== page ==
Coyotetrips > Trips with Motorcycle > Europe > Adriatic Sea Trip >1>2>3>4                       Click on the photos to enlarge them.                          Deutsche Version flag
complete route

3 weeks

6,408 km

4,000 miles



In early May 2006 I drove from Germany through Switzerland and Liechtenstein to Italy and San Marino.   Jayne flew to Naples to meet me, and we visited Pompei, Herculaneum and Vesuvius over a long weekend. Then I drove, on my own again, on to northern Greece, Albania and Montenegro. In Mostar, Bosnia I visited a friend stationed there with the German military (EUFOR). Then it was further on through Croatia, Slovenia, Austria and Czech Republic back to Germany.

Recommended maps:




Switzerland by Kümmerly+Frey, scale 1:301.000
Italy sheet 1 and 2 by ADAC, scale 1:500.000
Greece by EuroCart, scale 1:300.000
Albania by Freytag+Bernd, scale 1:400.000 (the one from Reise Know-How is much better!)
Slovenia-Croatia-Bosnia-Herzegovina by Kümmerly+Frey, scale 1:500.000
Czech Republic by Freytag+Bernd, scale 1:300.000
Guide books:



Lonely Planet Italy
Lonely Planet Greece
Lonely Planet Croatia
Lonely Planet Slovenia
Lonely Planet Eastern Europe
General information






My appartment while planning
This is what my living room looked like while planning the trip!


The best time for such a trip is May/June and September/October. But in the Spring or the Fall you do risk that some passes in the Alps are closed. In summer it is much to hot. I already found by mid of May temperatures of more than 30°C (90°F).

Riding a motorcycle in Italy is one of the most dangerous things that I have experienced on my trips so far! The Italians just don't accept motorcycles (or Germans?). Every day they tried to push me off the road many times, NOT by mistake, and with no reason! Italy on a motorcycle? Never again!

The following is not written for Austria, Italy and other established tourist countries I crossed.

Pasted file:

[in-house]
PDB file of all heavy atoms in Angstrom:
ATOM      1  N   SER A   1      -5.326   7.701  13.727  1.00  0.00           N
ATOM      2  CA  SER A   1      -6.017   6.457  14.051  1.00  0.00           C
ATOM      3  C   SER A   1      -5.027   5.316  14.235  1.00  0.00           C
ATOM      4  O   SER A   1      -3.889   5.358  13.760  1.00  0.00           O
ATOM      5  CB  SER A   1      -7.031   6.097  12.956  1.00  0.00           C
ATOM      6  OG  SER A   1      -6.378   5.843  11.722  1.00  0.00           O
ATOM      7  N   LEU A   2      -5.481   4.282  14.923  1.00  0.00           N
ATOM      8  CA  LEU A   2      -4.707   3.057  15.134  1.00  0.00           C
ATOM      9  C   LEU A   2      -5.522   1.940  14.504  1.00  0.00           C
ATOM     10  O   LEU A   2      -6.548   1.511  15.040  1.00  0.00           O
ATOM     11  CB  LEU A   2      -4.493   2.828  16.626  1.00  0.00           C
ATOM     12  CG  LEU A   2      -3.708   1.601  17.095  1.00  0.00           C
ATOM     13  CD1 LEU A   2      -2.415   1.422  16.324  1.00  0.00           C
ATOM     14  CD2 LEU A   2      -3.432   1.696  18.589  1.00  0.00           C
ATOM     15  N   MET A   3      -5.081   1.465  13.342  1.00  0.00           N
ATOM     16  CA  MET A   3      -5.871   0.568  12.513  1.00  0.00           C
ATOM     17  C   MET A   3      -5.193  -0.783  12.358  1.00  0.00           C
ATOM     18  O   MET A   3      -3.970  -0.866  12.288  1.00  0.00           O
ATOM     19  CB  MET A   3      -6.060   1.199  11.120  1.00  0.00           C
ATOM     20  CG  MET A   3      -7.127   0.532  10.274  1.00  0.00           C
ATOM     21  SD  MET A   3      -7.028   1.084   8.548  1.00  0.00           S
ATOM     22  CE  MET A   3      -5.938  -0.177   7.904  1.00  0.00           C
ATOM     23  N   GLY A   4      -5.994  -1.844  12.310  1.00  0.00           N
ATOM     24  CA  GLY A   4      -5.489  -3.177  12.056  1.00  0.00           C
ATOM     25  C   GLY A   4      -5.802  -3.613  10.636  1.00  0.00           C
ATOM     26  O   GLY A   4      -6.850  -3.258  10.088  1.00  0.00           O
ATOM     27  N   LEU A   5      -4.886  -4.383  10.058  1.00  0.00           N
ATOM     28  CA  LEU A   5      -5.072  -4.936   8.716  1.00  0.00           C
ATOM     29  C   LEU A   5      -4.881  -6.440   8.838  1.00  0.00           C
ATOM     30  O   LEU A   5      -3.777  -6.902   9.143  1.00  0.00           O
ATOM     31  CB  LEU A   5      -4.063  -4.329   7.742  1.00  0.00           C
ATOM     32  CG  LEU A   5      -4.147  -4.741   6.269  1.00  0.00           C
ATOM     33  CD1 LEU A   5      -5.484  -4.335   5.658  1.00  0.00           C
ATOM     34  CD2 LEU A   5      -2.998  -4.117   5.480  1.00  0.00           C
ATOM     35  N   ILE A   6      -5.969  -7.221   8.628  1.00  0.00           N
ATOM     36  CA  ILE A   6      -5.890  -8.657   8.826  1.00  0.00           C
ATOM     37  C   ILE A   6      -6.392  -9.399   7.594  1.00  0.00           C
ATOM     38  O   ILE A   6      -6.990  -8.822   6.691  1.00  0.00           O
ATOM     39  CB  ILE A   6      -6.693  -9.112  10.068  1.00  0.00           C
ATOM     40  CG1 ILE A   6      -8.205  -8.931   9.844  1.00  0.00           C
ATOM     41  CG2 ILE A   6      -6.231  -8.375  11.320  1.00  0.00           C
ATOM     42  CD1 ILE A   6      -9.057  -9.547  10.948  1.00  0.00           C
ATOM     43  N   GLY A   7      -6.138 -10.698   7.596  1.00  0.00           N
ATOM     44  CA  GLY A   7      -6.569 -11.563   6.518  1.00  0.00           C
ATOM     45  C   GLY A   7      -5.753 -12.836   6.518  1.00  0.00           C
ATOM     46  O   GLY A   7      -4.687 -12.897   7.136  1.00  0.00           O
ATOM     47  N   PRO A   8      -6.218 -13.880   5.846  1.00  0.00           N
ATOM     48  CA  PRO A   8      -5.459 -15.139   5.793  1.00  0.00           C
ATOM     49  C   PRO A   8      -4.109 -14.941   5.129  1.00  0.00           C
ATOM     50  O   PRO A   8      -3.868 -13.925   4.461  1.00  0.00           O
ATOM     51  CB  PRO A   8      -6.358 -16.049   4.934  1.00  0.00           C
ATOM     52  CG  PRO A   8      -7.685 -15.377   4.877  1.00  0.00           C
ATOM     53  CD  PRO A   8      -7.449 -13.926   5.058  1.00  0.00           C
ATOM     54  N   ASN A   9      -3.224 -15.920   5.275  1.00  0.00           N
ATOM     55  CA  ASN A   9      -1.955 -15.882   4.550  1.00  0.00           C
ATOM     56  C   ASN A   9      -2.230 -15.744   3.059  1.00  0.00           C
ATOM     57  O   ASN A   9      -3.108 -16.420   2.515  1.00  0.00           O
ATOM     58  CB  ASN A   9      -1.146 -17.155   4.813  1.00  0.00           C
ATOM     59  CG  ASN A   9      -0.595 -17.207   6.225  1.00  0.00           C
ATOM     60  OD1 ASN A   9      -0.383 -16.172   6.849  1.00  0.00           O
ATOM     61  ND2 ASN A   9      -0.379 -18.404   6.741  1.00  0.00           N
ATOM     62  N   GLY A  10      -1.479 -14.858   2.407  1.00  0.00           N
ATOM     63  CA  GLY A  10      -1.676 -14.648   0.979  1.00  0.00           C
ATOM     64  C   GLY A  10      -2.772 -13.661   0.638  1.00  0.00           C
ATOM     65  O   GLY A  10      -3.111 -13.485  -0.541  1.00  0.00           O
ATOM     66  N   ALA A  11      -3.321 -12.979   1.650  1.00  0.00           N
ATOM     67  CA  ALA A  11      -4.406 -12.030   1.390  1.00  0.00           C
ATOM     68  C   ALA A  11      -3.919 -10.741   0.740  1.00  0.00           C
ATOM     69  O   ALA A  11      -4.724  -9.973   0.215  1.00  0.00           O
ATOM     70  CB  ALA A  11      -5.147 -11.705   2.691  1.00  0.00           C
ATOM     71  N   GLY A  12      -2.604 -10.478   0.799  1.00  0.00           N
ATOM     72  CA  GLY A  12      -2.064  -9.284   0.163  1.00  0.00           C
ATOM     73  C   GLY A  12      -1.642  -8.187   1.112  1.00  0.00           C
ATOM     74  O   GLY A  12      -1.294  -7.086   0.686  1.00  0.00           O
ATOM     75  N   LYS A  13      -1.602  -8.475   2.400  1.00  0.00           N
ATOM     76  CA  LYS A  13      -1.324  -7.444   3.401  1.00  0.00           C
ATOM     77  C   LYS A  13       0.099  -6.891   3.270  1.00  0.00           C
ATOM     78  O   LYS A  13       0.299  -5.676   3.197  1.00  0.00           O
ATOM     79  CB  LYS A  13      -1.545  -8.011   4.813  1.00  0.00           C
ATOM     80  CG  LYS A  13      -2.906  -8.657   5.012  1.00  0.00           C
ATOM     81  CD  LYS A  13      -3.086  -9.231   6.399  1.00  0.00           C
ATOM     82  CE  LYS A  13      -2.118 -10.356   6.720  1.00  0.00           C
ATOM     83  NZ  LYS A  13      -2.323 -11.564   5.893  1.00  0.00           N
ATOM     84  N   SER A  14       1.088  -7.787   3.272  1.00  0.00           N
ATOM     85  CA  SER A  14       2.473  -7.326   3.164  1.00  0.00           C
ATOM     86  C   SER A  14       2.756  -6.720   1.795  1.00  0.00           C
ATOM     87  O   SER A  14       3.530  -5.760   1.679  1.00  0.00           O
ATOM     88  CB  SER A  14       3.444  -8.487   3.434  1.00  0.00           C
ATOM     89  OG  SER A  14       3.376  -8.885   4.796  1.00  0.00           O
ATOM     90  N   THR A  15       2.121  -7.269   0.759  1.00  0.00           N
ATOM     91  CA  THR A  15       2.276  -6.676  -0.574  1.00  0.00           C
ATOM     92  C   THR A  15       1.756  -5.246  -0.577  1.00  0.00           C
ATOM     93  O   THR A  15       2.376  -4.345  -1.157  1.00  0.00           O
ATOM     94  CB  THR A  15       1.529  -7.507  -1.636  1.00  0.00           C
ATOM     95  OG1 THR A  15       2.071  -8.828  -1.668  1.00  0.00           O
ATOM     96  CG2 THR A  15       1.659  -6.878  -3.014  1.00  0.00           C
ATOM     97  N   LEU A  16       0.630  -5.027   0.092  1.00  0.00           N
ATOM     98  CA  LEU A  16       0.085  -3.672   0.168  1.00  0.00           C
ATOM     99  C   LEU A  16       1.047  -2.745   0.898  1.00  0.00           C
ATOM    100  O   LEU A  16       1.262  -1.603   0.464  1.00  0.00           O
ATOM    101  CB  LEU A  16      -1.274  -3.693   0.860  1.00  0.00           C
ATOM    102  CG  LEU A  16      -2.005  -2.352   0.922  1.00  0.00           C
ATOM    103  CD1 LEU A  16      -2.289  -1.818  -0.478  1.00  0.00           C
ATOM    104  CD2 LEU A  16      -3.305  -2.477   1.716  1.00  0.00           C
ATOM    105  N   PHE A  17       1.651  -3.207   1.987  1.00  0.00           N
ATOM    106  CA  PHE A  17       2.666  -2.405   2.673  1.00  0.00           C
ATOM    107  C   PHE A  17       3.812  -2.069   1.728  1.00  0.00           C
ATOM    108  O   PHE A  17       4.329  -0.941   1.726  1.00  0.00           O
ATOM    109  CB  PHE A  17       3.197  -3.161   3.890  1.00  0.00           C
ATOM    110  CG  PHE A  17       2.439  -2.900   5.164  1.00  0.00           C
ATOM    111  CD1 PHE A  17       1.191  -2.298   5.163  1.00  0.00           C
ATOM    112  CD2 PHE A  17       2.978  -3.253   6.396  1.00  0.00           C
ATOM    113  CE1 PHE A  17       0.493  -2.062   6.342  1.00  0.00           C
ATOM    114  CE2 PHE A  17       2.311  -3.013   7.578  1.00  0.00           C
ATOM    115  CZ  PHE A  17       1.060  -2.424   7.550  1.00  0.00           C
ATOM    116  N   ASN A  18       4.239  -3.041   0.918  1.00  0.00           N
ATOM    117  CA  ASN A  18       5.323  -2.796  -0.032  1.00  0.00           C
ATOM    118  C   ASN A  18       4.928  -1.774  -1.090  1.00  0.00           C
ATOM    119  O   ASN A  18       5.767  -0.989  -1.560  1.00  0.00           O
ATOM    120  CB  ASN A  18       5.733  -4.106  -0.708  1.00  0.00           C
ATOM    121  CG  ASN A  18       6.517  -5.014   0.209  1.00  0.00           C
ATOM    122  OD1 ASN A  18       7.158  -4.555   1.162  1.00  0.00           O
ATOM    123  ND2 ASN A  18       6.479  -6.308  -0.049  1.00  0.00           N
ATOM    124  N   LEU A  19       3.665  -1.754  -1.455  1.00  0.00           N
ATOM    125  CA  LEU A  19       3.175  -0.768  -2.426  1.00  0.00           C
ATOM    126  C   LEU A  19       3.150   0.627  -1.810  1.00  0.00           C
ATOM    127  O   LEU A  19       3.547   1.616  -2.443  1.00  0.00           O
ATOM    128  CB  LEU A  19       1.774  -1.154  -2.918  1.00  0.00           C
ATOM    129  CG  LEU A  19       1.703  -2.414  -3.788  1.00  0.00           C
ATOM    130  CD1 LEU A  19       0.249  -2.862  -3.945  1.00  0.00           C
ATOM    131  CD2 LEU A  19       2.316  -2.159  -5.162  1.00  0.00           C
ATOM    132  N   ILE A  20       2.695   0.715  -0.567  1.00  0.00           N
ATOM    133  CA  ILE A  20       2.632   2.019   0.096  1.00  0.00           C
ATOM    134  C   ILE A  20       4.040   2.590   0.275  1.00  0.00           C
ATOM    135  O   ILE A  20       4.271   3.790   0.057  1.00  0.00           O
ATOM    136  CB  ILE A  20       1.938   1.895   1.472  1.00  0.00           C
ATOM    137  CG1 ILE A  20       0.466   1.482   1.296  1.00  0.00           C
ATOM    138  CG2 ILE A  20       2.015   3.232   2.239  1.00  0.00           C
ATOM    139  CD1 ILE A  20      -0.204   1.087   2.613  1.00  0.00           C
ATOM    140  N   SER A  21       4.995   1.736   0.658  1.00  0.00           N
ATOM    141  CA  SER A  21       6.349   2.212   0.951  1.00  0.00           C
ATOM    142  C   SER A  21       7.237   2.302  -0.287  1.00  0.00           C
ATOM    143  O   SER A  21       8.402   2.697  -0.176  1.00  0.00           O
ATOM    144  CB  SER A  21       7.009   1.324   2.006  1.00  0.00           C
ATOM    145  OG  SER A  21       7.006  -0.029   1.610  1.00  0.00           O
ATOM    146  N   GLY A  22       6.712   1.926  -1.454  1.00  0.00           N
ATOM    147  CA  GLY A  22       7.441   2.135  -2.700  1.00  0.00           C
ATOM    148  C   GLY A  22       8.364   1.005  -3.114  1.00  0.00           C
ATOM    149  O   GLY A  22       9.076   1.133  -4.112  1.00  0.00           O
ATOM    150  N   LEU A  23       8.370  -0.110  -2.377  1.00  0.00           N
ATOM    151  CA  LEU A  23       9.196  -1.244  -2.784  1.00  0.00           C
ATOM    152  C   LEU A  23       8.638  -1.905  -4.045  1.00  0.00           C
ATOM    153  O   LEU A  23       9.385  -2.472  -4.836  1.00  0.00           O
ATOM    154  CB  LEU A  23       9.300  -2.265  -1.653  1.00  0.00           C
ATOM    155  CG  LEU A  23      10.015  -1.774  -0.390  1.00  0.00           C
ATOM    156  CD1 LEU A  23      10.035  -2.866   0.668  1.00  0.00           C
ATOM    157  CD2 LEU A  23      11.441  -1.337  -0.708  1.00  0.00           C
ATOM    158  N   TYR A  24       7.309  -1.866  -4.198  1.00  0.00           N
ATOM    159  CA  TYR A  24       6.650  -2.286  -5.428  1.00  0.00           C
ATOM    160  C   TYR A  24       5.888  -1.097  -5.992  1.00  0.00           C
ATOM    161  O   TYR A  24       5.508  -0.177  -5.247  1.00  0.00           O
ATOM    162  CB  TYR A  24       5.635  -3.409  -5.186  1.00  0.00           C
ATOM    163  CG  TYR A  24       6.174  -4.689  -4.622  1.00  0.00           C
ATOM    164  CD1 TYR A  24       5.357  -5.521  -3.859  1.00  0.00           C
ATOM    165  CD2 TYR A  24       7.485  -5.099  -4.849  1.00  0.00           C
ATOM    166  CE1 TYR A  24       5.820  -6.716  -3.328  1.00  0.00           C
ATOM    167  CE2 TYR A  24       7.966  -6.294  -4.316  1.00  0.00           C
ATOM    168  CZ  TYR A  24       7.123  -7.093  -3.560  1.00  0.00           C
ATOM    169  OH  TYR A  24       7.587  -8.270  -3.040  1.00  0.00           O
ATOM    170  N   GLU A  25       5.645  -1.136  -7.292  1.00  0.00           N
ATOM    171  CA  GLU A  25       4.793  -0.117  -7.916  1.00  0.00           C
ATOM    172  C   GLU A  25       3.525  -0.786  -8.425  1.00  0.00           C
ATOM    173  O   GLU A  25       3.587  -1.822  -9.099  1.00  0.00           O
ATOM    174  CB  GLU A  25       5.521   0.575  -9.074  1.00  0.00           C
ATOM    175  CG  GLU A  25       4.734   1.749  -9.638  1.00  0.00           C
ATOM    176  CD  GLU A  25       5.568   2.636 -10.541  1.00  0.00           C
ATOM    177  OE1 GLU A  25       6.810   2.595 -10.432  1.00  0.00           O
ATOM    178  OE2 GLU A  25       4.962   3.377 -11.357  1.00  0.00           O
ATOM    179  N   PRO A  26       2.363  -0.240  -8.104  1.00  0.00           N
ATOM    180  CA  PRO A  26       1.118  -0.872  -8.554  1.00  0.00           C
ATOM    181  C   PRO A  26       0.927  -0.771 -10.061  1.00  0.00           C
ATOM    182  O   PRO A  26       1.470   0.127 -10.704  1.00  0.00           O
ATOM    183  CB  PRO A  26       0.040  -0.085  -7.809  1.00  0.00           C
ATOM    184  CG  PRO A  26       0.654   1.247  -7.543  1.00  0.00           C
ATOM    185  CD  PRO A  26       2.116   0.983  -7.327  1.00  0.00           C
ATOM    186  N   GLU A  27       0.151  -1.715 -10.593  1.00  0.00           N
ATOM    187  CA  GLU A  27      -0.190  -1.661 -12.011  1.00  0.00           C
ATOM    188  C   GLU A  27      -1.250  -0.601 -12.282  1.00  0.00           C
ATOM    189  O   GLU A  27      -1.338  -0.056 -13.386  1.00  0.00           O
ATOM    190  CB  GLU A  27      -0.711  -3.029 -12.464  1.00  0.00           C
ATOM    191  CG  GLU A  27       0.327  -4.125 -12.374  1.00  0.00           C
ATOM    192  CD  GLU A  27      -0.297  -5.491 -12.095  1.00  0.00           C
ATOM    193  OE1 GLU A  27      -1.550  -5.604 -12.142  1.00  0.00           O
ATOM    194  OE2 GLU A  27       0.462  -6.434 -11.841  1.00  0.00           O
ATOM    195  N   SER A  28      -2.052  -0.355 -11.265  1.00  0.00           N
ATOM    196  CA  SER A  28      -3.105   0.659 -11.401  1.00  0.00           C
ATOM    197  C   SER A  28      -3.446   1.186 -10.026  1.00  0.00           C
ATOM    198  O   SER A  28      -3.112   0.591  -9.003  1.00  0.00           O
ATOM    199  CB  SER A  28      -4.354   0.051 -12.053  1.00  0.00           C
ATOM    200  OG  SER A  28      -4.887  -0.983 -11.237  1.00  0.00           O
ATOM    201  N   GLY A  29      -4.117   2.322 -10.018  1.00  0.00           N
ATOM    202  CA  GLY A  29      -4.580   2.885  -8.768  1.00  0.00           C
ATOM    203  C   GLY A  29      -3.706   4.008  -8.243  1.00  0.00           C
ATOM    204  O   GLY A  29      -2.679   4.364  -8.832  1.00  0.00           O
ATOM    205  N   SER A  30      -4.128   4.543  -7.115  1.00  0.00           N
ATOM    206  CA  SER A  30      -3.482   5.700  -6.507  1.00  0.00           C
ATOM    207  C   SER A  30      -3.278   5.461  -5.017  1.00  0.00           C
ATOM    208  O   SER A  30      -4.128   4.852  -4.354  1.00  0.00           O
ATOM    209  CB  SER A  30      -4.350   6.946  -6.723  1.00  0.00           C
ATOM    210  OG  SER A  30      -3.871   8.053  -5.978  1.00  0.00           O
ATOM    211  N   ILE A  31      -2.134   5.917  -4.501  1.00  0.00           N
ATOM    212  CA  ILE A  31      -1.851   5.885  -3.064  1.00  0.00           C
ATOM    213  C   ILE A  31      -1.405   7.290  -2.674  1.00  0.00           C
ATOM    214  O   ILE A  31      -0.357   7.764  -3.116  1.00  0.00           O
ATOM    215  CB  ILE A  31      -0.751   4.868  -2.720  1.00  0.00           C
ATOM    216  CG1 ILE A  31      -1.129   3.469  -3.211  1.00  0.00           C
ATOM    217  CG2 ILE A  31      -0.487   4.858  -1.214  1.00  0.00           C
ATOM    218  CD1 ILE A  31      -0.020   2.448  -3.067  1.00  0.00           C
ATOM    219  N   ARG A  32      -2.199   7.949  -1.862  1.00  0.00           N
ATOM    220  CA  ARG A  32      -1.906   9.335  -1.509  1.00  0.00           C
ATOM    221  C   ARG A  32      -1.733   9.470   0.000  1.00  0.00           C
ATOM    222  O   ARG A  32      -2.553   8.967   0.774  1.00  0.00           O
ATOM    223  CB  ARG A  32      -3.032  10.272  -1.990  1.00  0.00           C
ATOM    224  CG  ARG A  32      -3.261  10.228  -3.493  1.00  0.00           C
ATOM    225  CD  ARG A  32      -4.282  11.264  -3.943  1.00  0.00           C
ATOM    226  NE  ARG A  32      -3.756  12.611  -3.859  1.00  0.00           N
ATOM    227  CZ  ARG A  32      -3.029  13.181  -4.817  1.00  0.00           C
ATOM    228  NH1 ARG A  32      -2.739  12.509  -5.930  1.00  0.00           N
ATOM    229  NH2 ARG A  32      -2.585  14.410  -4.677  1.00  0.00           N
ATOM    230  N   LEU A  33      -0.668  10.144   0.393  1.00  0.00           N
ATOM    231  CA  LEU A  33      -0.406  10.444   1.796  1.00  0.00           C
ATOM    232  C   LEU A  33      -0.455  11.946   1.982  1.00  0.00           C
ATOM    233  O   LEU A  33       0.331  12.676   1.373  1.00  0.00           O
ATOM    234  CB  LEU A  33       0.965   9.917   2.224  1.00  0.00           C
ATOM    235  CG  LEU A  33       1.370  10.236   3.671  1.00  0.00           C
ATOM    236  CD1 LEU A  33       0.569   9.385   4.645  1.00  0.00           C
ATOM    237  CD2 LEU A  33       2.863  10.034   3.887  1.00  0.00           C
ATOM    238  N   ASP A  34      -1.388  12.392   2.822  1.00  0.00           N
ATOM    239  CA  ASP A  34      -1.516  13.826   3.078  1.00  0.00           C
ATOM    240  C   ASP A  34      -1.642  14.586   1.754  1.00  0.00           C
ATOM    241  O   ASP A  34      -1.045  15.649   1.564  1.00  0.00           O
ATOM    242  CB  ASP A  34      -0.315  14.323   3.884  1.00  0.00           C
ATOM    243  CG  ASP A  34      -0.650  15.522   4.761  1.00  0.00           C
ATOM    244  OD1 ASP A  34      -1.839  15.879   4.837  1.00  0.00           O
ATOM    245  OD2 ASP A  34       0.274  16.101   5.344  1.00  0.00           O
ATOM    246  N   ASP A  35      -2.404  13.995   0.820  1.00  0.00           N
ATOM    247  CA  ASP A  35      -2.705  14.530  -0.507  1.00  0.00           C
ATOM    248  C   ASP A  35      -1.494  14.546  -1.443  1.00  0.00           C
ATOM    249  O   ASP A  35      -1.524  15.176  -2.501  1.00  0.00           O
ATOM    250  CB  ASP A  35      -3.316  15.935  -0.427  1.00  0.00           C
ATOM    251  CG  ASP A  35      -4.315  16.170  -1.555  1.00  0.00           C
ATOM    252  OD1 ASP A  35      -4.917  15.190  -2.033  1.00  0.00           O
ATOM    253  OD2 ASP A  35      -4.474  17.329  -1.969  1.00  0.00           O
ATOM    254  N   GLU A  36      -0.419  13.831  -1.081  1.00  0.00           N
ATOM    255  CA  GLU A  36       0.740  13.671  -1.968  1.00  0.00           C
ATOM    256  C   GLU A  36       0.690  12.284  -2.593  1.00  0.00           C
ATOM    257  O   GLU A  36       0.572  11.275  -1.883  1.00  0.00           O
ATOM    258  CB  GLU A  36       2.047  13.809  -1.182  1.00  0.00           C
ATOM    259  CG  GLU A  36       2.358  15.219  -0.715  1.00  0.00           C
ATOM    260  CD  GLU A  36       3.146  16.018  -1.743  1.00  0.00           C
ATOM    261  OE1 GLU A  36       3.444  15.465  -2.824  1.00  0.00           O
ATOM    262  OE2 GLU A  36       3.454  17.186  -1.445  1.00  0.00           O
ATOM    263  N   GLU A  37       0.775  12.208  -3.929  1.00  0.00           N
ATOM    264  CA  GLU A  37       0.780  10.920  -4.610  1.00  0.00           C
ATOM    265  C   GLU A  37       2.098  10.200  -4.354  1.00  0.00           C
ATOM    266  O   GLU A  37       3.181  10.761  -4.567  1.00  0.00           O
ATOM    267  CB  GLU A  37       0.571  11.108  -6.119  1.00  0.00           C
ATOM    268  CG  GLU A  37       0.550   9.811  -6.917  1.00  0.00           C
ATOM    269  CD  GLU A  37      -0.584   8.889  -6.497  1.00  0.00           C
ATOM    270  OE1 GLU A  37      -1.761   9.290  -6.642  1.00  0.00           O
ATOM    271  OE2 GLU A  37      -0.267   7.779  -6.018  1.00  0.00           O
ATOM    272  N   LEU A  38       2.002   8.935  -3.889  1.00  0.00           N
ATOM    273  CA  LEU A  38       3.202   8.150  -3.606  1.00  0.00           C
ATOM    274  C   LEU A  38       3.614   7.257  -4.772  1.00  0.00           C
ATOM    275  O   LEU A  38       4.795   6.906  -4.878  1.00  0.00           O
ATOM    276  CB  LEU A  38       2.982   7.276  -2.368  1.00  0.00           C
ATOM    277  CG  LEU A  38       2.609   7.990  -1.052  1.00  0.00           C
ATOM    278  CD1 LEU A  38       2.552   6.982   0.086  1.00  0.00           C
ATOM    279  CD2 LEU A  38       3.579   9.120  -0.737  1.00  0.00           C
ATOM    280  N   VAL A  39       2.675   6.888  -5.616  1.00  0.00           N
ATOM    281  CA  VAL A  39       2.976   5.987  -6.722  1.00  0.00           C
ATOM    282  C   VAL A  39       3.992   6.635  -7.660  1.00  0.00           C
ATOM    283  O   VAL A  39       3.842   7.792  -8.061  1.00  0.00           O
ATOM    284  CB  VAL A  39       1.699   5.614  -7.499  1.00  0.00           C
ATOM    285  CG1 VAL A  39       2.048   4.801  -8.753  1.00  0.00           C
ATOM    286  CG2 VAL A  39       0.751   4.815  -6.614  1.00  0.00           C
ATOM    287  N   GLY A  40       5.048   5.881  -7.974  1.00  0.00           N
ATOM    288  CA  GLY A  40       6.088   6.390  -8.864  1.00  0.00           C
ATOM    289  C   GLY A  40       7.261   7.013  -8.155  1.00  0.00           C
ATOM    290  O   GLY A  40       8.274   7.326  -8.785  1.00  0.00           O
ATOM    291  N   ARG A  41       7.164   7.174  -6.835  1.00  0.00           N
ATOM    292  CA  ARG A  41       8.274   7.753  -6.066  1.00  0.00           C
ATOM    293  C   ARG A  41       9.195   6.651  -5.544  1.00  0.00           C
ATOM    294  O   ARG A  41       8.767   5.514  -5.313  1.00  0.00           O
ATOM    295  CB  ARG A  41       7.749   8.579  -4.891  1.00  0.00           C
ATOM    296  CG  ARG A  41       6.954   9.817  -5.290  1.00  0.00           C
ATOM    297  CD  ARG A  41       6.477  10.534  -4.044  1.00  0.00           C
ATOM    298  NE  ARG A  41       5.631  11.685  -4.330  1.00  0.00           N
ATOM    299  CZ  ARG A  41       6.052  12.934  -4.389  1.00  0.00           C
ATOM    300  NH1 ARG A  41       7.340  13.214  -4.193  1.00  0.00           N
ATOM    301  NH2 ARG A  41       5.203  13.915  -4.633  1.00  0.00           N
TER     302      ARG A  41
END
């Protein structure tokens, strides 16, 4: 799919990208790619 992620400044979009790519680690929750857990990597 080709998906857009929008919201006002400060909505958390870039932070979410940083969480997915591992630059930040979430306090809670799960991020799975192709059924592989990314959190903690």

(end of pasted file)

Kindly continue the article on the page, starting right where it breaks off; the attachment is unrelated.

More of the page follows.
Whether or not you need a visa for such a trip depends on where you are from (I, as a German, didn't need one), so best check with your Government or Embassy. An international drivers license isn't absolutely necessary, but it is recommended (because it standardizes license info and presents it in several languages).

Language: English isn't of much help in most of the countries I visited; Italian and German is spoken more often. Especially in Bosnia, many people speak at least a little German, because many of them where in Germany as refugees during the war. But even if one can't find a common language, one can manage, because the locals really try to help.

Safety: Everybody said I would be crazy to do this trip because of safety concerns, and I have to admit that I was a bit nervous. Mostly, I feared my bike would get stolen, but that can happen everywhere. I took more locks than normal and was careful where I parked my bike -- I tried to always park where I could see my bike when in a restaurant, it was right next to my tent while camping, and I did my best to always lock it to something else. My motorcycle was unattended and out of my site and hearing only at certain historic sites where I had no choice but to leave it while I toured on foot.
There are still minefields all over Bosnia and also in the backcountry of Croatia. Unfortunately the warning signs are often taken as souvenirs, so it's best to stay on paved roads. There are also explosive traps in and around bombed out buildings, so don't enter them and don't pick anything up!
I found the locals very friendly and helpful. And since I didn't bother the Mafia, which is supposedly very strong there, I felt safe and had a good time!

Getting gas/petrol: There are plenty of gas/petrol stations in all of the visited countries, but many close at about 5 p.m. The quality of the gas/petrol seemed to be fine -- at least I didn't have any problems.

Speed limits: In the countries of former Yugoslavia and Albania they obviously retrained the snipers, and so they now operate radar-guns. Everywhere where they have new, good roads, there are policemen trying to raise the income of the country. But they wear bright orange or yellow vests, and so they can usually be seen from far away.

Liechtenstein The highest point in Liechtenstein that one can drive to (at that time). The road there is nice, but there isn't much to see in this country.
Switzerland I had a bit of bad luck with the weather in Switzerland. Nearly all passes where closed because of heavy snowfall.
San Marino There also isn't much to see in San Marino, except this castle. But there where many tourist busses parked there, so I turned around and drove on.
Rimini / Italy At the beach of Rimini, Italy there are "nice" rows of stands for beach umbrellas, almost right up against each other. Even if it had been better weather, I would NOT have stayed! No way!